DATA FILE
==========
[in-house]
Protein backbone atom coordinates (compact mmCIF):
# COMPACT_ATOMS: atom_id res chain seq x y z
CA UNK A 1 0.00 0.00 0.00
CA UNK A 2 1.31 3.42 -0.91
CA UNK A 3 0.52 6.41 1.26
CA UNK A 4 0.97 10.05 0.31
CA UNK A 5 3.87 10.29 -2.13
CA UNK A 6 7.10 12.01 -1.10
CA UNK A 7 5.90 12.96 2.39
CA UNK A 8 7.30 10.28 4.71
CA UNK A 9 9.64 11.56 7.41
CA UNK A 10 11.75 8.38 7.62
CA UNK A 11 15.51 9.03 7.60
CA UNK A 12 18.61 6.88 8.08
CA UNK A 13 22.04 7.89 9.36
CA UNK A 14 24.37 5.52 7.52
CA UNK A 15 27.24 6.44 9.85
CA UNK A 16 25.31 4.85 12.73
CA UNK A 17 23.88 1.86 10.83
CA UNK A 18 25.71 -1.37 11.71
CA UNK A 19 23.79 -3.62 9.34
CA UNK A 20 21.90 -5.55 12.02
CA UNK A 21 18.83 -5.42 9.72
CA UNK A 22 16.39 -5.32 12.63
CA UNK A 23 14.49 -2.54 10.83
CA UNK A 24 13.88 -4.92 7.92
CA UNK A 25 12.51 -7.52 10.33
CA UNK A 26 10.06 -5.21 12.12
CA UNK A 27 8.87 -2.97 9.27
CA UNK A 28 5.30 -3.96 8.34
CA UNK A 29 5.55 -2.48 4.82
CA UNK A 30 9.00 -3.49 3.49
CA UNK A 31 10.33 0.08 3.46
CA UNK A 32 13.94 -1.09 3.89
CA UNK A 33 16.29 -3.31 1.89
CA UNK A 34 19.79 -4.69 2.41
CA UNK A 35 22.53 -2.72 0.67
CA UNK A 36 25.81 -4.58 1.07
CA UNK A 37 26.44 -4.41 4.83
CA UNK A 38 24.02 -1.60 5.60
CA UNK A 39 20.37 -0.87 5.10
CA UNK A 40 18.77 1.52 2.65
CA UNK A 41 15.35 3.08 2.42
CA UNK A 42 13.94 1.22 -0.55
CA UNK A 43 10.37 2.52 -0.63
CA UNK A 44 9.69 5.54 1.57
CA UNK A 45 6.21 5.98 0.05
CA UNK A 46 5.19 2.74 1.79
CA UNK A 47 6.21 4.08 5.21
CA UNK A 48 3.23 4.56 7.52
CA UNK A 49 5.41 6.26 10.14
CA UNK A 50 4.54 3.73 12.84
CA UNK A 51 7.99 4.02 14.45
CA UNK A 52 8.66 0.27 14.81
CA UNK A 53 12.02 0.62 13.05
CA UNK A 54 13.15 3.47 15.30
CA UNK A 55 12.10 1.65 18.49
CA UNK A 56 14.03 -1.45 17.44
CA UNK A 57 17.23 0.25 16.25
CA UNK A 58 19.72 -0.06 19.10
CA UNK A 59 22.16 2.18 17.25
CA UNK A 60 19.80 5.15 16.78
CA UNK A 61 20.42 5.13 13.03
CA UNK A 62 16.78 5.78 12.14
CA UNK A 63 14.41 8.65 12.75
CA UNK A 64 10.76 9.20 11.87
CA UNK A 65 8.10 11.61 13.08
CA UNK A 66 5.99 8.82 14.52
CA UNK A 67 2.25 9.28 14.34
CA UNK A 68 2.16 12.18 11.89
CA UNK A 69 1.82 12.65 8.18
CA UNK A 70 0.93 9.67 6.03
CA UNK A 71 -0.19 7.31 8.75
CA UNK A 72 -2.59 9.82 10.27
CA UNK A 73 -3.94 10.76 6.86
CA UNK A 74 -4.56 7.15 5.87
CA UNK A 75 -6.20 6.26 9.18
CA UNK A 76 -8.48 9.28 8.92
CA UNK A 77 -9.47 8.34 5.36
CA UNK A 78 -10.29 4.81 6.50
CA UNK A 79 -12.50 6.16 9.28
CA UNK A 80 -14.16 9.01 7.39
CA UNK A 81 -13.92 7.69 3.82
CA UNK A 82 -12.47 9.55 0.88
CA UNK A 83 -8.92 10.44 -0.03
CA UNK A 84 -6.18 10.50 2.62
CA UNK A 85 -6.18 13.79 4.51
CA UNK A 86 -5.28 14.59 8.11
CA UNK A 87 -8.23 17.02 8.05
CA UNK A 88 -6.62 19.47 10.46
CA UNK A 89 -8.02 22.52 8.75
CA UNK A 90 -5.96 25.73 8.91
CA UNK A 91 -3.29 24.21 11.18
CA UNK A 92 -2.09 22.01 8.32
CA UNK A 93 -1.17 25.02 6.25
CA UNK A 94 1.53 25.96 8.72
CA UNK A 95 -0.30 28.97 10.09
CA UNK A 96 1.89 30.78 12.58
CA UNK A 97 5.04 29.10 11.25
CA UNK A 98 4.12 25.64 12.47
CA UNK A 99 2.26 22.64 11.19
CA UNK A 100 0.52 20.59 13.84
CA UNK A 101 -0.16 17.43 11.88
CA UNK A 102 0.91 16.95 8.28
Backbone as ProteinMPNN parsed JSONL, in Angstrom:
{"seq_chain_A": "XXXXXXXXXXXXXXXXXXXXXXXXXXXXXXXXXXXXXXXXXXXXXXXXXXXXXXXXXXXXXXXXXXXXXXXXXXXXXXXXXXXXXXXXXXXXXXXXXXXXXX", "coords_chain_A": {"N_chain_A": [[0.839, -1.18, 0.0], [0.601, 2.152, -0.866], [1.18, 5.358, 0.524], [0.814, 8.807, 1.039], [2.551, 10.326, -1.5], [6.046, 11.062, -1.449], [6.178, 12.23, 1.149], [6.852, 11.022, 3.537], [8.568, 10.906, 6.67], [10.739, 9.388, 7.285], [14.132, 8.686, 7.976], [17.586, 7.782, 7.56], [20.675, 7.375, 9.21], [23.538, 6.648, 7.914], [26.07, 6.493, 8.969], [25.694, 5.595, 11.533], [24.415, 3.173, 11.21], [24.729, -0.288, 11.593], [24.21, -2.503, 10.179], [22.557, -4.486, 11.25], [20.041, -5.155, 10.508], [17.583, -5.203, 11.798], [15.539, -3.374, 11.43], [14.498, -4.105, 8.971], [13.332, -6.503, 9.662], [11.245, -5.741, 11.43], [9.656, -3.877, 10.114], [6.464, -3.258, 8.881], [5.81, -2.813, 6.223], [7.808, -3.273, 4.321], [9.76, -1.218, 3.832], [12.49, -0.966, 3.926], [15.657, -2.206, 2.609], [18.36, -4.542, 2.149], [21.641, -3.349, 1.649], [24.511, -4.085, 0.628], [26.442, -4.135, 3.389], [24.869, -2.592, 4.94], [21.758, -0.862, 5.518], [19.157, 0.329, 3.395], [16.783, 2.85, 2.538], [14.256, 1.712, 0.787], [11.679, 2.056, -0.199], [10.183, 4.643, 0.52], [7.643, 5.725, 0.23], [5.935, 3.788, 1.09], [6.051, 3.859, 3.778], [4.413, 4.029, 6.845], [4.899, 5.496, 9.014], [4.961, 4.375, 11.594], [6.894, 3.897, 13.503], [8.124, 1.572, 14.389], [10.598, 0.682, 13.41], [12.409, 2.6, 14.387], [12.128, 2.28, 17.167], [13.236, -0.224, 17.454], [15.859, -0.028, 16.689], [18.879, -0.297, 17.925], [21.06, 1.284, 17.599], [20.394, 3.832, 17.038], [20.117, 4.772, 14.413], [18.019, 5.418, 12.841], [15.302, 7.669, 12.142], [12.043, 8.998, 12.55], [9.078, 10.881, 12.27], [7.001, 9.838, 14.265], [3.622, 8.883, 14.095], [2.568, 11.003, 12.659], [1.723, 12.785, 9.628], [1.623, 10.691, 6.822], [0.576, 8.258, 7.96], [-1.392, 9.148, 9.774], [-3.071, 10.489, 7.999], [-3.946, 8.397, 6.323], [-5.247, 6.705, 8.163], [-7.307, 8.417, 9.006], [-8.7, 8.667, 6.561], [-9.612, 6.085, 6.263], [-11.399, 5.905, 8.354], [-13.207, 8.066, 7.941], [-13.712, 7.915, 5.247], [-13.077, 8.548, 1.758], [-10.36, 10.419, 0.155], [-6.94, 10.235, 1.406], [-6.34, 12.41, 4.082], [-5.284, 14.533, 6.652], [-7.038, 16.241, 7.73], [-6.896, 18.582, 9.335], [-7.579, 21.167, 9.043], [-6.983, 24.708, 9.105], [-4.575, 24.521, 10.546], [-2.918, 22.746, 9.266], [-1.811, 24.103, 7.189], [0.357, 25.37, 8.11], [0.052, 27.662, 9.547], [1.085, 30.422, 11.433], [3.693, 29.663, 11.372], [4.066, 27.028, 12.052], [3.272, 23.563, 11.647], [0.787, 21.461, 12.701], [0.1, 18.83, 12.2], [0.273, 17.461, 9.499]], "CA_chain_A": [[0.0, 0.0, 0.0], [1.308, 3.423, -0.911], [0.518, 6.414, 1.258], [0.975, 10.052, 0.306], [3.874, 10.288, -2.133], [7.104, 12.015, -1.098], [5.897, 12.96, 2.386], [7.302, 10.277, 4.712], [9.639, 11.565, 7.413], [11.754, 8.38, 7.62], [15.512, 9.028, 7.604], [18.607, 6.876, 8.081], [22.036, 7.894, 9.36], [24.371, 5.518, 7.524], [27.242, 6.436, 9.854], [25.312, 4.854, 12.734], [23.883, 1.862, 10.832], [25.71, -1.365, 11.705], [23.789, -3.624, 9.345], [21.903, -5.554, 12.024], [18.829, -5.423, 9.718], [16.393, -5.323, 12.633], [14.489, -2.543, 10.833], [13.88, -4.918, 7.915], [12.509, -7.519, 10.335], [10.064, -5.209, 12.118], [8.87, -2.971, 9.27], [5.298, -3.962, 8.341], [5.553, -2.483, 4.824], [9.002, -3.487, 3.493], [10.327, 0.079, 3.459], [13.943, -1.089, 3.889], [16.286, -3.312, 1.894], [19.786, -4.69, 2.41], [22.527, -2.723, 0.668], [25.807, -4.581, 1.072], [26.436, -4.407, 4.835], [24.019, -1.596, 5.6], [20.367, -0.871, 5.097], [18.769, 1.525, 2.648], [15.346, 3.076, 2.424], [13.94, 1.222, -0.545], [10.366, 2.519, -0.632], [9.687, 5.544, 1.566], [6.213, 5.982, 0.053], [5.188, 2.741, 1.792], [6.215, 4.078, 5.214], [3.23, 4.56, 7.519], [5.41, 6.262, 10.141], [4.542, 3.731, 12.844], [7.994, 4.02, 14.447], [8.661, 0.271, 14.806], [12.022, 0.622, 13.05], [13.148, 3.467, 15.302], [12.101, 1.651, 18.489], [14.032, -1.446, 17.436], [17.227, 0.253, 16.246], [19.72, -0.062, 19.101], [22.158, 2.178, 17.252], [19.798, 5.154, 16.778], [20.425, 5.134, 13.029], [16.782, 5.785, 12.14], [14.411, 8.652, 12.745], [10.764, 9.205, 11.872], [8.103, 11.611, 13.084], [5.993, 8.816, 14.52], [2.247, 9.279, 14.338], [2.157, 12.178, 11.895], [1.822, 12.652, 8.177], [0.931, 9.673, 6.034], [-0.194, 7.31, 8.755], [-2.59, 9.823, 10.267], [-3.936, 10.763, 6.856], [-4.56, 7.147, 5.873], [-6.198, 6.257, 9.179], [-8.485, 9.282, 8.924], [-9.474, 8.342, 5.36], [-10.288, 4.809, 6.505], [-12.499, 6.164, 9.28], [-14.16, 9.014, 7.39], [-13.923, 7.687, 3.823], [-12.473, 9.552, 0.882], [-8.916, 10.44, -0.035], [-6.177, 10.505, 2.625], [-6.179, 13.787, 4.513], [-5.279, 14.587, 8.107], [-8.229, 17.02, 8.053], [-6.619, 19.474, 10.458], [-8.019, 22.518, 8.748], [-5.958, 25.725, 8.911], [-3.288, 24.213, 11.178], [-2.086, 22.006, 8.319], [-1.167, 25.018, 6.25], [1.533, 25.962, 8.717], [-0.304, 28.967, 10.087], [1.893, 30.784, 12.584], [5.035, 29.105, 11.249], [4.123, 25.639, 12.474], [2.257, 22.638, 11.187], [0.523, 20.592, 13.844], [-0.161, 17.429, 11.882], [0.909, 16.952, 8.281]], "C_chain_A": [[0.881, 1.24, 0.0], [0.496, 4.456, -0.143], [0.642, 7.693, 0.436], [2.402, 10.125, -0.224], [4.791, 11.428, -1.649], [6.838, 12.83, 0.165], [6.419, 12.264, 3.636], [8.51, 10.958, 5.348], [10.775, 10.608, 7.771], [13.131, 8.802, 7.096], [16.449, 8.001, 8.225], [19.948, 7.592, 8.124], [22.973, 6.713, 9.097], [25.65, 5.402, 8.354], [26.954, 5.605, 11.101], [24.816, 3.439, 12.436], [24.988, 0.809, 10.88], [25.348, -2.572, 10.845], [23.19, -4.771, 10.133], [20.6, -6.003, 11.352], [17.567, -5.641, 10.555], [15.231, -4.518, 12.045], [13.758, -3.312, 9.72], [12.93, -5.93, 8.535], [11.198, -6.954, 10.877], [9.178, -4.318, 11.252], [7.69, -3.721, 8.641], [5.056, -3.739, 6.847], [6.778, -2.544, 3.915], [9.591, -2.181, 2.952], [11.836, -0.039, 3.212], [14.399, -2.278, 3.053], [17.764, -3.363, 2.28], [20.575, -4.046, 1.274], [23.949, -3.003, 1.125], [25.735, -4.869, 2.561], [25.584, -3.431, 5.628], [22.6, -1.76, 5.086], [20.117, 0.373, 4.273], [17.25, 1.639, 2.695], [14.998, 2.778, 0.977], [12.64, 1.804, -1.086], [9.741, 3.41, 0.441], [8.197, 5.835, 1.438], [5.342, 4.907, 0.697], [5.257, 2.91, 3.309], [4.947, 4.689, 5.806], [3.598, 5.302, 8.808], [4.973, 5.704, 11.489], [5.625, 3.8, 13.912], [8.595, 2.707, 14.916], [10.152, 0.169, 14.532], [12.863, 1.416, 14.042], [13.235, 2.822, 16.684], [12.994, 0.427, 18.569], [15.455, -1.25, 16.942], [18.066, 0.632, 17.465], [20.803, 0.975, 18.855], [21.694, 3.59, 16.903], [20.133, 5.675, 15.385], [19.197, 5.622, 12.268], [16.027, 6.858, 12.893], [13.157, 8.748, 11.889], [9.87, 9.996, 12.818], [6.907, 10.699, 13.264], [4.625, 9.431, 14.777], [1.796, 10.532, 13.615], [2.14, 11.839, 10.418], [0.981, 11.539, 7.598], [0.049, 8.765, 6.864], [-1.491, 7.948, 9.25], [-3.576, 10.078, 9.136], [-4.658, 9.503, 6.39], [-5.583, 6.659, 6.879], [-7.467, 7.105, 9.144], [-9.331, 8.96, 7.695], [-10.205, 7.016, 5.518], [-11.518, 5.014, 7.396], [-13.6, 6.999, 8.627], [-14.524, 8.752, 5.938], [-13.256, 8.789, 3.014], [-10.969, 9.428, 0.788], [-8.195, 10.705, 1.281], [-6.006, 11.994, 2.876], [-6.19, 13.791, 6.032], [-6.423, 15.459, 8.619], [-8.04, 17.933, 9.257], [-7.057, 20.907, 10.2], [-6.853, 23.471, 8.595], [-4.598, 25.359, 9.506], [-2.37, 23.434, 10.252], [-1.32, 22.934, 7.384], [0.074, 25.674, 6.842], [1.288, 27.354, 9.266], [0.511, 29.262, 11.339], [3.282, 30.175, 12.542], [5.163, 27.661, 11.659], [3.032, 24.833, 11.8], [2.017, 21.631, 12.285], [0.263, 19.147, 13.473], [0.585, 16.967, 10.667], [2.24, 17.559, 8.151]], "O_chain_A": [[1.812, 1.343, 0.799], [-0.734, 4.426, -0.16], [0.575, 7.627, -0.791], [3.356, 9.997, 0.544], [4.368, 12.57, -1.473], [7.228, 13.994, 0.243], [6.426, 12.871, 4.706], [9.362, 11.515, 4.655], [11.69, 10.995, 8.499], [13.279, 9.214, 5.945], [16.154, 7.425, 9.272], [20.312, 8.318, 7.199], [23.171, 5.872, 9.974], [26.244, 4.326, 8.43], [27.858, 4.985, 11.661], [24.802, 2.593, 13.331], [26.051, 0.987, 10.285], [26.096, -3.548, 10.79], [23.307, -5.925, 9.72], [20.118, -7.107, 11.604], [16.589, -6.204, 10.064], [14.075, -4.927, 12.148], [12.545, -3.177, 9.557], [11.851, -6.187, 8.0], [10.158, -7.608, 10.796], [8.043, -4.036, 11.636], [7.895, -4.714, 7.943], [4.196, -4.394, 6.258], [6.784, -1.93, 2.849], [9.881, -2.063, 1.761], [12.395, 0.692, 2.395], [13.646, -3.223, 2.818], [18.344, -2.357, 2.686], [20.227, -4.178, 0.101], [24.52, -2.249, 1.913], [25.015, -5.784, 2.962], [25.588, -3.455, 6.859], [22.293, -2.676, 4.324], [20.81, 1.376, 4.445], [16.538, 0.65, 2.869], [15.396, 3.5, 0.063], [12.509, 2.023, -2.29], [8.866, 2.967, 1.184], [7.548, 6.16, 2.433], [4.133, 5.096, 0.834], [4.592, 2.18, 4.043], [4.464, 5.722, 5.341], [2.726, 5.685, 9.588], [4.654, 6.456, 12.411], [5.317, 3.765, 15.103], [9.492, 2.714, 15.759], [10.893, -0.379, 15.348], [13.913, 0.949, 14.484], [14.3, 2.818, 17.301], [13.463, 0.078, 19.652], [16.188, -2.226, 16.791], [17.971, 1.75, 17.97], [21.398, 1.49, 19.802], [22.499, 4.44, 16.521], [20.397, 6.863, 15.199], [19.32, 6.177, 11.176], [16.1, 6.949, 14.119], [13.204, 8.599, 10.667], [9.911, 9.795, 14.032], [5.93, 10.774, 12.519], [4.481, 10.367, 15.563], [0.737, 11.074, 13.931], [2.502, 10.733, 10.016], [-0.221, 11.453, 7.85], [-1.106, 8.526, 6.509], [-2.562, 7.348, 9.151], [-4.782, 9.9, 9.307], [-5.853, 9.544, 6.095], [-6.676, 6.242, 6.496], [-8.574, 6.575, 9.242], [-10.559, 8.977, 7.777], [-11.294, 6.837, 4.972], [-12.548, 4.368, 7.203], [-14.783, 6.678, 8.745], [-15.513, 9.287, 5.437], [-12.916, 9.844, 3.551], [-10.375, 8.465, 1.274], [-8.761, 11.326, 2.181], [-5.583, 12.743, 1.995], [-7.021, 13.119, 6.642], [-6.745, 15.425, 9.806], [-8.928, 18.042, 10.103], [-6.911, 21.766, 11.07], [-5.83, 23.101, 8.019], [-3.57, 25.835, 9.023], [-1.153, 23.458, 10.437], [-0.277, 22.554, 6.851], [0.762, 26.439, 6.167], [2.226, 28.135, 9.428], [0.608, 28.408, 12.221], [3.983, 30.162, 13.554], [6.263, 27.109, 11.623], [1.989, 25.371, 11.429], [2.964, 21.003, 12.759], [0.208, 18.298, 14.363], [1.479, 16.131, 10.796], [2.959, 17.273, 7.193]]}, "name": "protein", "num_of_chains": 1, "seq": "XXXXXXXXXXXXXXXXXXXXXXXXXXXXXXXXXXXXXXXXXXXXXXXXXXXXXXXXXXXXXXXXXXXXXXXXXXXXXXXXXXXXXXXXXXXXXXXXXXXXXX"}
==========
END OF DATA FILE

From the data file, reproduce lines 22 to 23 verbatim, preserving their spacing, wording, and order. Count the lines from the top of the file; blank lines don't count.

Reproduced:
CA UNK A 19 23.79 -3.62 9.34
CA UNK A 20 21.90 -5.55 12.02